For the half-year to 31 December 2014, the IPKat's regular team is supplemented by contributions from guest bloggers Rebecca Gulbul, Lucas Michels and Marie-Andrée Weiss.

Regular round-ups of the previous week's blogposts are kindly compiled by Alberto Bellan.

Friday, 13 February 2004

BABY-DRY STILL GOOD LAW, FOLLOWING TWO MORE ECJ DECISIONS

The European Court of Justice delivered two major judgments yesterday on the clarification of the registrability of descriptive signs as trade marks in harmonised EU jurisdictions. Both cases came from the Netherlands: Case C-265/00 Campina Melkunie (BIOMILD for various milk products) and Case C-363/99 Koninklijke KPN Nederland (POSTKANTOOR, the Dutch term for Post Office, for goods and services in various classes). Tobias Cohen Jehoramand Koen Limperg, both of Dutch law firm De Brauw Blackstone Westbroek, acted for KPN in the POSTKANTOOR case. Their firm’s website produced an instant comment on the two ECJ decisions, on which much of this blog is based.

The basic ECJ rule on registration of combinations of descriptive terms as trade marks is found in Case 383/99 BABY-DRY: “any perceptible difference” between descriptive terms as normally used and as they appeared in the trade mark application was sufficient to satisfy the criterion of distinctiveness, even if it was only a syntactically unusual juxtaposition (like BABY-DRY instead of “dry baby”). In the face of criticisms of this decision both within the trade mark professions and by Advocate General Ruiz-Jarabo Colomer, the ECJ restated in Case C191/01 DOUBLEMINT that the BABY-DRY principle is good law and has now, in yesterday’s cases, clarified its application further. The two cases now state as follows:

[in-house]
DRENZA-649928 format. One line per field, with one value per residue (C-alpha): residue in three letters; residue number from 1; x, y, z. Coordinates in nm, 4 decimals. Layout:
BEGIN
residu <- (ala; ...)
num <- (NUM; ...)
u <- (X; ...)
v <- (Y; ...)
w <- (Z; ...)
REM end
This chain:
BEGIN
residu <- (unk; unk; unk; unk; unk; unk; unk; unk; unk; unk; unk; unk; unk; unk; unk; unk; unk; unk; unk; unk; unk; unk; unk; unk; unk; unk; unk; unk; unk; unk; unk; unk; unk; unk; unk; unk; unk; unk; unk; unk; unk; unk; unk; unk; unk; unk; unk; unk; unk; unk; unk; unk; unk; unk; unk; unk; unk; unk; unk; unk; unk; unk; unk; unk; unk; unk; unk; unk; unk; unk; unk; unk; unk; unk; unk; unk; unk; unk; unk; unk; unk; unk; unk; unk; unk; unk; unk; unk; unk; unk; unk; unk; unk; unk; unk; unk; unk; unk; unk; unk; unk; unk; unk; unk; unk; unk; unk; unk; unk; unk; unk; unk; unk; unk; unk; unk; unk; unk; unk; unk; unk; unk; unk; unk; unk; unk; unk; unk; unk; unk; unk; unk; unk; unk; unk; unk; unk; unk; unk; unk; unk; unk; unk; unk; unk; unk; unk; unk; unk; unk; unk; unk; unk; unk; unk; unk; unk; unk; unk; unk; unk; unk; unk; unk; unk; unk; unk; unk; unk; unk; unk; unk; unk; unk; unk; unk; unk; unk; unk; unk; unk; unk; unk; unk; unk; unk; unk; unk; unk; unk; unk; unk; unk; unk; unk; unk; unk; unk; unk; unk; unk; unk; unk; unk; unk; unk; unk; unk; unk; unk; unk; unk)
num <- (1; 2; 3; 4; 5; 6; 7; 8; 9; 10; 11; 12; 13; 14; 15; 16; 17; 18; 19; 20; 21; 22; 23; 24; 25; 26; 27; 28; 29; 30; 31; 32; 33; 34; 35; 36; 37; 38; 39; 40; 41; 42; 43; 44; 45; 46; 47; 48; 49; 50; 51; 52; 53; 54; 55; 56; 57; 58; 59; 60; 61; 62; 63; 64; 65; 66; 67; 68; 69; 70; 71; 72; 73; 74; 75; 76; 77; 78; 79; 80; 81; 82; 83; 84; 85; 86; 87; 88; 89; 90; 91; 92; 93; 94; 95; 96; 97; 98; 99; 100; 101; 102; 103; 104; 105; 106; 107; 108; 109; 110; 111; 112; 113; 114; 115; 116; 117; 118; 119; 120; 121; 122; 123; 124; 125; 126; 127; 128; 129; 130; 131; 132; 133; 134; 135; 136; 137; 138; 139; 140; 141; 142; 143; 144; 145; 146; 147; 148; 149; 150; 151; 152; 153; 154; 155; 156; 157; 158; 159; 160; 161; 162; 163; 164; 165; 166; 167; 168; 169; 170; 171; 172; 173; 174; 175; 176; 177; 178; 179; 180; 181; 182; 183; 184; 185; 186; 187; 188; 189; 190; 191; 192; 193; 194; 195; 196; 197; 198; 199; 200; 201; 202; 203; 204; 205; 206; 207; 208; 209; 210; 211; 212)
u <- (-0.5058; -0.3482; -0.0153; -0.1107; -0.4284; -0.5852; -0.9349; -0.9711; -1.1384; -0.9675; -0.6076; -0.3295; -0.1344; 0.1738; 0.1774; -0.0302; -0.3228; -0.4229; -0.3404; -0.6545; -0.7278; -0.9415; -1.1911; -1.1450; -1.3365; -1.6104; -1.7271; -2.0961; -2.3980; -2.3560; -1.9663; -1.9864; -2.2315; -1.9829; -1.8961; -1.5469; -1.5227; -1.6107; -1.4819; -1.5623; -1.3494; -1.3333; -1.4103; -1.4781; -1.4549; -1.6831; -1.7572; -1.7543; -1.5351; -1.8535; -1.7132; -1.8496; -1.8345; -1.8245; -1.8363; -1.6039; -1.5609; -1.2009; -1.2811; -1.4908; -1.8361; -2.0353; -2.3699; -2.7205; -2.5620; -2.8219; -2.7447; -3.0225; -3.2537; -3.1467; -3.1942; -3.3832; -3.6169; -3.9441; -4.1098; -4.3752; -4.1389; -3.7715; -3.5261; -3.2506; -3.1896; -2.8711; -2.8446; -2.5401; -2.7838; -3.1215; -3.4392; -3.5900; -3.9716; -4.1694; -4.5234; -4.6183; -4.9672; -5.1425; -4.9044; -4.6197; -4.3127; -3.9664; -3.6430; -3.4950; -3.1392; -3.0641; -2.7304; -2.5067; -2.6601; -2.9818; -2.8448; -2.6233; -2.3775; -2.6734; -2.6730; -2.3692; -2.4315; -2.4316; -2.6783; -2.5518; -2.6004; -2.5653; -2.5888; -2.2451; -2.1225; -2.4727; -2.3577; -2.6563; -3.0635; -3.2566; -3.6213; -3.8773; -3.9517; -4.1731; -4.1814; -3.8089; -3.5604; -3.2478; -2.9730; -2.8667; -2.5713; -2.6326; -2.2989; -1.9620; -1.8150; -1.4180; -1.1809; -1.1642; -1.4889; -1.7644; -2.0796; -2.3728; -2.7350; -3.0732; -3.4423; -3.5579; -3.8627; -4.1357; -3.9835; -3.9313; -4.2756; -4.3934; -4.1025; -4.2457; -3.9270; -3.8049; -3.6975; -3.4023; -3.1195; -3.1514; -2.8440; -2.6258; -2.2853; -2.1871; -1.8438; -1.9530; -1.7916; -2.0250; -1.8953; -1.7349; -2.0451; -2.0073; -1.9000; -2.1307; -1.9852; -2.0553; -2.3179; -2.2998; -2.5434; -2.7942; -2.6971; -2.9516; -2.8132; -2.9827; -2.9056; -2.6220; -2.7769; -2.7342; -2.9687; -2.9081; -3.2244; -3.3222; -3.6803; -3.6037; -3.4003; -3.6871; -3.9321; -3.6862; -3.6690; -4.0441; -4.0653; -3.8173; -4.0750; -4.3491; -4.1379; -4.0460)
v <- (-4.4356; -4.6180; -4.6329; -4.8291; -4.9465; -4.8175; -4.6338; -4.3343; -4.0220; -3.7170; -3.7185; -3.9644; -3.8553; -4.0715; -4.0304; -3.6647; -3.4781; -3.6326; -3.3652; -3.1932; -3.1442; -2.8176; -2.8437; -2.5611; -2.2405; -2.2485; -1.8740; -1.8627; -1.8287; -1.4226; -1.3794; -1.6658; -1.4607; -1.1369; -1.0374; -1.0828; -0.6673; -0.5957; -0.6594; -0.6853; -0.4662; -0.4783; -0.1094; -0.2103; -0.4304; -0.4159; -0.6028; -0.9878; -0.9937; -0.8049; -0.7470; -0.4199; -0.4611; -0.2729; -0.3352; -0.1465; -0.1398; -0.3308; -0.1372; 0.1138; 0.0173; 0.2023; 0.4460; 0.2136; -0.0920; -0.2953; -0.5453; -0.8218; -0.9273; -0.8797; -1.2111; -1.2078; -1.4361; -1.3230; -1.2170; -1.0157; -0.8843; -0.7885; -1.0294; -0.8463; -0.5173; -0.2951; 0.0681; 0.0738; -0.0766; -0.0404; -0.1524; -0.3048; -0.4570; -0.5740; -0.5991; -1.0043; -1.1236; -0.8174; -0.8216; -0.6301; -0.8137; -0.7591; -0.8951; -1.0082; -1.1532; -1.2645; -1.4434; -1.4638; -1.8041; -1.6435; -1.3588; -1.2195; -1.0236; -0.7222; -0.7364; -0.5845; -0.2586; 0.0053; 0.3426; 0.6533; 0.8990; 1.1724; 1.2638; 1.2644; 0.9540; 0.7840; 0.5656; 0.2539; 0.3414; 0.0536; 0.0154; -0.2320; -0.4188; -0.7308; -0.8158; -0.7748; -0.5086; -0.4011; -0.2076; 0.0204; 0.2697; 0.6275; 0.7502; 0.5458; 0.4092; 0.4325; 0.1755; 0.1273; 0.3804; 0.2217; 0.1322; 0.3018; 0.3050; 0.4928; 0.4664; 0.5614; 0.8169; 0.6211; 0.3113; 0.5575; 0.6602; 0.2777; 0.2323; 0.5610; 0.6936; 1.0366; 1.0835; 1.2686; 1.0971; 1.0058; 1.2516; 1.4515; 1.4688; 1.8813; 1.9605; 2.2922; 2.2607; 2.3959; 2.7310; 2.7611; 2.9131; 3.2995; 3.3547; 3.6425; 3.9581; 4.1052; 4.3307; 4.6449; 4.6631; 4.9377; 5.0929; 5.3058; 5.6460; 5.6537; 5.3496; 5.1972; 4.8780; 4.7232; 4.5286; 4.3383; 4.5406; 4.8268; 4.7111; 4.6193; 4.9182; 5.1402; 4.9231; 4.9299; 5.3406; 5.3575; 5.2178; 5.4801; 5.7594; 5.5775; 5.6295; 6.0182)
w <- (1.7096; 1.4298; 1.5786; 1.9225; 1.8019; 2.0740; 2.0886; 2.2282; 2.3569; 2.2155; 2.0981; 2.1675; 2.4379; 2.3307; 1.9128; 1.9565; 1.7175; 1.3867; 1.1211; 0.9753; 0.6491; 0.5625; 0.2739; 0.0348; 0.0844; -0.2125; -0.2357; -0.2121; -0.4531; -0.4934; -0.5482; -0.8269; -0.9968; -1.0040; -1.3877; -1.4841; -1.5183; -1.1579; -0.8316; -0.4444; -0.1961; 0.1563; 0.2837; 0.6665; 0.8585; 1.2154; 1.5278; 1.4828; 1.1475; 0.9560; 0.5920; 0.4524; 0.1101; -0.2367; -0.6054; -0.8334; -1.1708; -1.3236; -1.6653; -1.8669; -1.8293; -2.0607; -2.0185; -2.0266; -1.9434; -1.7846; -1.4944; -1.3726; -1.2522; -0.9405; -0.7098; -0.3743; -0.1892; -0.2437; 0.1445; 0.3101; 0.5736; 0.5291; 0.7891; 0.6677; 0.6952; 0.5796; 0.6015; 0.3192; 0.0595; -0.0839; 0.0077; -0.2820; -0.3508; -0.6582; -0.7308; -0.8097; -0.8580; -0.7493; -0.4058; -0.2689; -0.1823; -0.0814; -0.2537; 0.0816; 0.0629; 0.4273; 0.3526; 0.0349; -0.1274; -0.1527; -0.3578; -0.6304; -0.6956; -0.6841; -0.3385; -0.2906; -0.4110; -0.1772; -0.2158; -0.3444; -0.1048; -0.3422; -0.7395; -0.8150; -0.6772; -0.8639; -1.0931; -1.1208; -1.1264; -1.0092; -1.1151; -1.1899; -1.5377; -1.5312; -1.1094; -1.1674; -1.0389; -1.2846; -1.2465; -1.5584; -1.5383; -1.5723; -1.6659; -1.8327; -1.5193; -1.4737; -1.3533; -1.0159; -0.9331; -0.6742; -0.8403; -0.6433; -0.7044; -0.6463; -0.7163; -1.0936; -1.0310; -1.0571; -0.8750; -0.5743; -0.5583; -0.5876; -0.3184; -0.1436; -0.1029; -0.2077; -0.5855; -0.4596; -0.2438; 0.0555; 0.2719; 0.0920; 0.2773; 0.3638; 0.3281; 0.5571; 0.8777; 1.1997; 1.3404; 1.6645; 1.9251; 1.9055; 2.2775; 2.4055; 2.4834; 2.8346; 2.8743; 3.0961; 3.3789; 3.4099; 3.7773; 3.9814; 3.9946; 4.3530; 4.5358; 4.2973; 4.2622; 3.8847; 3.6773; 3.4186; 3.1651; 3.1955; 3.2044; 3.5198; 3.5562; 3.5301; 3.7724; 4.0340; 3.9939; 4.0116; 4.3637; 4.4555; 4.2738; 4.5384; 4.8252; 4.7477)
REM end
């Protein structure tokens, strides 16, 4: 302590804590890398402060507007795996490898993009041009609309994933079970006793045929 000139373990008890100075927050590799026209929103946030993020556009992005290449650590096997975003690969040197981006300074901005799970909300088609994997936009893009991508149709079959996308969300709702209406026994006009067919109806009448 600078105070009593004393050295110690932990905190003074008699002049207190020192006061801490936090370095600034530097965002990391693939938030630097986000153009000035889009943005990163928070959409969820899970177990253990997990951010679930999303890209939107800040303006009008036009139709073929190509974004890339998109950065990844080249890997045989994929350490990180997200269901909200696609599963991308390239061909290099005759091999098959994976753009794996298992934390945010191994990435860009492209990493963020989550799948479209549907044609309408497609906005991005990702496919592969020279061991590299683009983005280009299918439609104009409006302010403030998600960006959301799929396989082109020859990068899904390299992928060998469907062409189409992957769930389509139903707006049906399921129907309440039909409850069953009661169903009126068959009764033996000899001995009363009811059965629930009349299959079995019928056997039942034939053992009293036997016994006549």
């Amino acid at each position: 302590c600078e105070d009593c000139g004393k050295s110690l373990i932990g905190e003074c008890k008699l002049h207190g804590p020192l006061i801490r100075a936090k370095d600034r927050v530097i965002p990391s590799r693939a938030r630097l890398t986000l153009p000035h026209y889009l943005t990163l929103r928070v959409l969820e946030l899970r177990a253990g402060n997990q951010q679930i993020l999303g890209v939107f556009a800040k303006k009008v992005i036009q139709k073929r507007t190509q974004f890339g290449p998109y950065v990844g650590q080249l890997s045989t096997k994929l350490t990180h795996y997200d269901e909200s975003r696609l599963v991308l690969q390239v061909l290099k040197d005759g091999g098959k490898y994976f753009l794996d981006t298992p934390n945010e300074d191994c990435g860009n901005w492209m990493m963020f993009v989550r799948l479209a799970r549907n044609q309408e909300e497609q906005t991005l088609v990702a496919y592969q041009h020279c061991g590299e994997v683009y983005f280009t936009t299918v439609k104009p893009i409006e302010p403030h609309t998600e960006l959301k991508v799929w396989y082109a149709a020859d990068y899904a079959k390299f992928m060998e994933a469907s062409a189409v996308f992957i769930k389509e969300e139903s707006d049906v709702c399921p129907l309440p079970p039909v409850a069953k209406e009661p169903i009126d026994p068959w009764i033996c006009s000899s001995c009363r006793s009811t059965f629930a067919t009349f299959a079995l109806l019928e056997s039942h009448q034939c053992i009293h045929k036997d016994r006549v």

• a simple combination of descriptive elements remains descriptive and unregistrable unless it acquires a secondary meaning;
• a combination of those same elements becomes registrable when it contains any unusual variation;
• the Benelux practice of requiring the trade mark proprietor to make a disclaimer that the goods for which a mark is granted will not possess a particular characteristic “leads to legal uncertainty”;
• signs that may designate characteristics of goods or services should remain freely available for all.

These principles are not in any sense “new” law. The IPKat awaits with excitement the decisions of the Dutch courts as to whether BIOMILD and POSTKANTOOR will be registrable or not.

Click here for more “bio” products: Biopot yoghurt, Bio cheese, Bio milk, Bio butter, Bio Cream

Click here for more post-related intellectual property: Postman Pat, the Singing Postman, The Night Mail, The Pony Express and the Penny Magenta stamp from British Guyana

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